Children should not receive criminal records for “trivial” misdemeanors such as sexting and fighting, a committee of MPs has urged.
Police should be given more freedom to respond differently to low-level crime-related behaviour to stop children receiving criminal records unnecessarily, a report by the All-Party Parliamentary Group for Children (APPGC) found.
It calls for an overhaul of police procedures to improve the relationship with children and combat mutual mistrust.
It warns that Home Office rules give police officers only limited options when recording criminal behaviour. Many children receive “out of court disposals” for minor misdeeds that needlessly give them a criminal record.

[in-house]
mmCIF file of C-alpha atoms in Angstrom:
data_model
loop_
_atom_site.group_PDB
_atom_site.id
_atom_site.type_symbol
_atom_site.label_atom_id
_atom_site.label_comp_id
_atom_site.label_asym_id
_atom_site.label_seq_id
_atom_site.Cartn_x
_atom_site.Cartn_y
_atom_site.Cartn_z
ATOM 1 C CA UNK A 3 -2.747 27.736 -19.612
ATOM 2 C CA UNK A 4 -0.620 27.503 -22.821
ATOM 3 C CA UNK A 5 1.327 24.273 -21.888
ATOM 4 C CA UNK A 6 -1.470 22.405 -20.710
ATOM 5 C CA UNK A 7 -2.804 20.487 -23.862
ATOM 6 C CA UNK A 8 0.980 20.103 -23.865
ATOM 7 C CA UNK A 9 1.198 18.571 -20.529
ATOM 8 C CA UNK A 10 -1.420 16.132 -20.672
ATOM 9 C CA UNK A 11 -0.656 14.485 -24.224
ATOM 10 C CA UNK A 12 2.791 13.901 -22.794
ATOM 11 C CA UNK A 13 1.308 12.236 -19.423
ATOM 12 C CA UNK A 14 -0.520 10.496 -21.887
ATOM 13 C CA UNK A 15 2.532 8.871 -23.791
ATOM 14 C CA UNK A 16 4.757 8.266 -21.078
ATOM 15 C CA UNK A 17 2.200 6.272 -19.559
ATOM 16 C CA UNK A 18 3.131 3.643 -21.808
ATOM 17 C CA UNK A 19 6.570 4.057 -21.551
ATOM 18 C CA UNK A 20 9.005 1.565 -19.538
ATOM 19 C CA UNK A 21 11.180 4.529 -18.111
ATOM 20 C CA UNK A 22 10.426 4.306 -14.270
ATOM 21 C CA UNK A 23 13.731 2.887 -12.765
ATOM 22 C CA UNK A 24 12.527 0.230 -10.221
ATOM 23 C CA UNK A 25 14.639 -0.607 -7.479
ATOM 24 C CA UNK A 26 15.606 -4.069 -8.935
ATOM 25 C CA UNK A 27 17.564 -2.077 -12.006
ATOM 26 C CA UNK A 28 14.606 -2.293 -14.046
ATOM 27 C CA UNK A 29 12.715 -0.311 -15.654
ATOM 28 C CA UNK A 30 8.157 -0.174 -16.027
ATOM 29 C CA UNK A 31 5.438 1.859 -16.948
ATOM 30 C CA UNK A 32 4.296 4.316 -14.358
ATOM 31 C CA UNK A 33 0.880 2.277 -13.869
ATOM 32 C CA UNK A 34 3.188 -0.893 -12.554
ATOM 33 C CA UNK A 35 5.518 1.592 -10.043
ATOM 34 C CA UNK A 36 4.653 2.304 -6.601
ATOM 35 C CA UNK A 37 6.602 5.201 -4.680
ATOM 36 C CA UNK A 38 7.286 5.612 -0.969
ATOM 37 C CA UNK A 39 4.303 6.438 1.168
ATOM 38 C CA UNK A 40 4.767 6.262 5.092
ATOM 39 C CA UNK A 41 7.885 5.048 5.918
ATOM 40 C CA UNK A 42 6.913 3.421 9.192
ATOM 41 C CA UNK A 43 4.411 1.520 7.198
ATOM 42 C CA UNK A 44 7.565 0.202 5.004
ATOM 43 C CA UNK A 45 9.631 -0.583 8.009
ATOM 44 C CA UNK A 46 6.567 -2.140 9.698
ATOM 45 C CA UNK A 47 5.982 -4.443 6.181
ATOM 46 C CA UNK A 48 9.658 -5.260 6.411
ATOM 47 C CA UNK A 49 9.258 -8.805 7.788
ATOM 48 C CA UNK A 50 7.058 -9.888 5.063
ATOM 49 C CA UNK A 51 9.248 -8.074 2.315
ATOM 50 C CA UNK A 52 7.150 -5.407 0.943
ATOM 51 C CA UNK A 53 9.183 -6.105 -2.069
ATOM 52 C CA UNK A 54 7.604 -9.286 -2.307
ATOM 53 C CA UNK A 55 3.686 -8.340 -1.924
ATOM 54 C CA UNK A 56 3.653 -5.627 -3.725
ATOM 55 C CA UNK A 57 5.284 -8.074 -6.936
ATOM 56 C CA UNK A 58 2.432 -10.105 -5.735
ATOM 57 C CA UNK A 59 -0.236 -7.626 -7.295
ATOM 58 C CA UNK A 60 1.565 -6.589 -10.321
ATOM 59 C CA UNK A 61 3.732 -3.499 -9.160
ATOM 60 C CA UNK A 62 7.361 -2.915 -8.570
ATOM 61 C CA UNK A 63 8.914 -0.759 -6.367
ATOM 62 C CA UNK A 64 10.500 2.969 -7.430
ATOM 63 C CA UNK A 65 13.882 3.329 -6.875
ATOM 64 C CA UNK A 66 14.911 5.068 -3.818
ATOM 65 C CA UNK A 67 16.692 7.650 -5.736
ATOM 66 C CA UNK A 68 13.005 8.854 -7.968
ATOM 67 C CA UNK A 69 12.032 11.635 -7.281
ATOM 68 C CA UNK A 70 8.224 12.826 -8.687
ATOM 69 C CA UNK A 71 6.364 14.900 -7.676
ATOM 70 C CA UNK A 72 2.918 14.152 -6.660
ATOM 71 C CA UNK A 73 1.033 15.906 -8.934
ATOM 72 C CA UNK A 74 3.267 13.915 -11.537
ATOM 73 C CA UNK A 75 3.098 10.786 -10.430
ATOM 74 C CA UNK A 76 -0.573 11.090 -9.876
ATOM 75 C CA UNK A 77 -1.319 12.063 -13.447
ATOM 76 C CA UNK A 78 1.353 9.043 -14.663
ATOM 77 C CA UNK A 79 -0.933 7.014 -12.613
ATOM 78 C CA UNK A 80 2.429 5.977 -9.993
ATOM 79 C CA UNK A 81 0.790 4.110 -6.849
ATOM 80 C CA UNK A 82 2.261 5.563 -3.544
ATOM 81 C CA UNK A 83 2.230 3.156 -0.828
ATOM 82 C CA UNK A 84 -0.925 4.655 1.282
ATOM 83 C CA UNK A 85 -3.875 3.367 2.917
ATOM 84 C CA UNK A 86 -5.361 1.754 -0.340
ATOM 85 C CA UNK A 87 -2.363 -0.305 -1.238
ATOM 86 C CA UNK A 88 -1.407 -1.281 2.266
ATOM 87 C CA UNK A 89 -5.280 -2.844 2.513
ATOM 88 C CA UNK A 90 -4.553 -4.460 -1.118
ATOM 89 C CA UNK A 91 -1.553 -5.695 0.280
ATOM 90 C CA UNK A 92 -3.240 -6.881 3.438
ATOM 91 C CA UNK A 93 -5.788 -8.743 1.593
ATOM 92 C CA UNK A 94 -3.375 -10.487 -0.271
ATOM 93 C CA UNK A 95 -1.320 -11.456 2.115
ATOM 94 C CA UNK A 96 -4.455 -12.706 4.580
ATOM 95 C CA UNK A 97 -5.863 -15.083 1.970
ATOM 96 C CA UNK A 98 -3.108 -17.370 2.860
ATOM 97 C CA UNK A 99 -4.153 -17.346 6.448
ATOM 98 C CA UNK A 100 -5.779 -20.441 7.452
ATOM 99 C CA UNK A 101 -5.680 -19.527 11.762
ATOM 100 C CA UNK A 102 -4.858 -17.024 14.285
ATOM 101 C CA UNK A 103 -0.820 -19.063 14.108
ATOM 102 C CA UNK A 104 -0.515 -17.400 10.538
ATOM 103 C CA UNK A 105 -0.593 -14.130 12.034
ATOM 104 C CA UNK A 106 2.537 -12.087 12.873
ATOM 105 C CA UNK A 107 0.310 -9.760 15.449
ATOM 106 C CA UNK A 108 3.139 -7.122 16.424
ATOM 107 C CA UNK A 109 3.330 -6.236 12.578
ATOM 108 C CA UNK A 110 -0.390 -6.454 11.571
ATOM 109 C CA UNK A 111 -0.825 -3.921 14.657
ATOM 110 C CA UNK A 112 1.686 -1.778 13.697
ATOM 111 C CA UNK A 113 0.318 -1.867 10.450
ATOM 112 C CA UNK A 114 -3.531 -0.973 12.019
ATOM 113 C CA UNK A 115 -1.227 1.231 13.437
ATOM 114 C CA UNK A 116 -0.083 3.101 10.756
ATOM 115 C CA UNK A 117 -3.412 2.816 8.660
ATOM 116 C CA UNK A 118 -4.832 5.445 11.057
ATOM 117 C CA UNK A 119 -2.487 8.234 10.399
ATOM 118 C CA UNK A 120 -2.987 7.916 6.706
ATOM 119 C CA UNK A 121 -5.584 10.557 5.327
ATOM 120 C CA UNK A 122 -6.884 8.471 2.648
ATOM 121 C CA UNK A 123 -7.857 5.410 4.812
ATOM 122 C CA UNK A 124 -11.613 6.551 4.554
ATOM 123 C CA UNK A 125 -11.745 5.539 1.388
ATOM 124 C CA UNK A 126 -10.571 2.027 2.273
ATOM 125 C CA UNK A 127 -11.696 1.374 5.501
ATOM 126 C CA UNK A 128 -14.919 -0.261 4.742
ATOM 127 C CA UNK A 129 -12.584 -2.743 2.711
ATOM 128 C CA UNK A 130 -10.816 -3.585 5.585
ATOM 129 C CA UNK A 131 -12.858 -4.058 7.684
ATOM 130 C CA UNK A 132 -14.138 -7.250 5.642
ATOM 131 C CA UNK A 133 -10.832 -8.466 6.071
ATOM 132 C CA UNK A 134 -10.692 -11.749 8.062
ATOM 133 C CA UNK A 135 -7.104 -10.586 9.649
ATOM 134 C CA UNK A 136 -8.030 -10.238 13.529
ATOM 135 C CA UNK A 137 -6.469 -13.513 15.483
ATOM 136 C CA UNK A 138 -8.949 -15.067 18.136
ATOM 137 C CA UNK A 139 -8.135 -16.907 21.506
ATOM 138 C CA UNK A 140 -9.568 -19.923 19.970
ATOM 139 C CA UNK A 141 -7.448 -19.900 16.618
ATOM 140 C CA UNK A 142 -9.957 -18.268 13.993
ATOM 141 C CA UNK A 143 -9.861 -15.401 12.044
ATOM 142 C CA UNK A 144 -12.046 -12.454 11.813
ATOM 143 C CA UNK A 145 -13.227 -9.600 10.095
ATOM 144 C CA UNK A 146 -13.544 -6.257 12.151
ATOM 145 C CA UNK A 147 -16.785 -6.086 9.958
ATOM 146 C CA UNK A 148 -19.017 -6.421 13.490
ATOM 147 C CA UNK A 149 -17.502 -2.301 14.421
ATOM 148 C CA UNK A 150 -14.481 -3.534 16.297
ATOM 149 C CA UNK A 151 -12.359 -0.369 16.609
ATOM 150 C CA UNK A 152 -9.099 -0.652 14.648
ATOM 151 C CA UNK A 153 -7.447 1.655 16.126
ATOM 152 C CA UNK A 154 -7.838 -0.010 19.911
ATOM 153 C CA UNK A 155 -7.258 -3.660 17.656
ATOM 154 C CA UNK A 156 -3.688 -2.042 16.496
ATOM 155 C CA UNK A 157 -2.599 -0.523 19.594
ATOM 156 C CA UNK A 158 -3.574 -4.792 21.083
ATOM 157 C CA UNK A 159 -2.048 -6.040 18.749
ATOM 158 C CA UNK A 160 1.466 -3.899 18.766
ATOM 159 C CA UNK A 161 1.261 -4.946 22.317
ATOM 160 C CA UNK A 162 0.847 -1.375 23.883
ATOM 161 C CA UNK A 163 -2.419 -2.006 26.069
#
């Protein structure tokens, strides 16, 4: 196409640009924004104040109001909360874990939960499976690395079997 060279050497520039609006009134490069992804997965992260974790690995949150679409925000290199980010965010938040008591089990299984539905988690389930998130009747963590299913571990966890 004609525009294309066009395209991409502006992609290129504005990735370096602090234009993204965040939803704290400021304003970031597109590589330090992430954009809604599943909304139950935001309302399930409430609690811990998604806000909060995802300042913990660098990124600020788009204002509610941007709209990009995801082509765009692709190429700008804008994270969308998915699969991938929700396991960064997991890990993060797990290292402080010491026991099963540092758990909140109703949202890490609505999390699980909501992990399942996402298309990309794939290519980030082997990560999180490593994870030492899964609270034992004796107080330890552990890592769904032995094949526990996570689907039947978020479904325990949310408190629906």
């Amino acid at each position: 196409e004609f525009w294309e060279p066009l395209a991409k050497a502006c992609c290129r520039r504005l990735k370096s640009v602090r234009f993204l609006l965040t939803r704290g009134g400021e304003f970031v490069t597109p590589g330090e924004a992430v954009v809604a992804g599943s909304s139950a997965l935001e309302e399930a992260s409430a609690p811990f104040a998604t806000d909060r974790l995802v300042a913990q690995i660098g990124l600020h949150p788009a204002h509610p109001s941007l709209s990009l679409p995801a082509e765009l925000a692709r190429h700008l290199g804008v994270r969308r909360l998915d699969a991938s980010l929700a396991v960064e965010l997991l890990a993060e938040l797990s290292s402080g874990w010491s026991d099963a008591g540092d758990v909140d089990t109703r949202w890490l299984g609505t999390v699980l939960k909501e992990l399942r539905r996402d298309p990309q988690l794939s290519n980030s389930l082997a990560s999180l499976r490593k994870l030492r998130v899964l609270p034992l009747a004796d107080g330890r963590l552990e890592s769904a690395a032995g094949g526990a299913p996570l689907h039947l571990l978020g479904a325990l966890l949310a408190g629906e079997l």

Baroness Massey of Darwen, the co-chair of the APPGC, said: “The rules that dictate how the police record their response to criminal behaviour mean that many young people end up with a criminal record for trivial offences. We know that teenagers are being added to police databases for sexting with their peers.
“In cases such as these, police should have the discretion to refer the child to another agency for support – their school, social services or counselling, for example – without it forming a permanent part of the record held against their name and undermining their future.”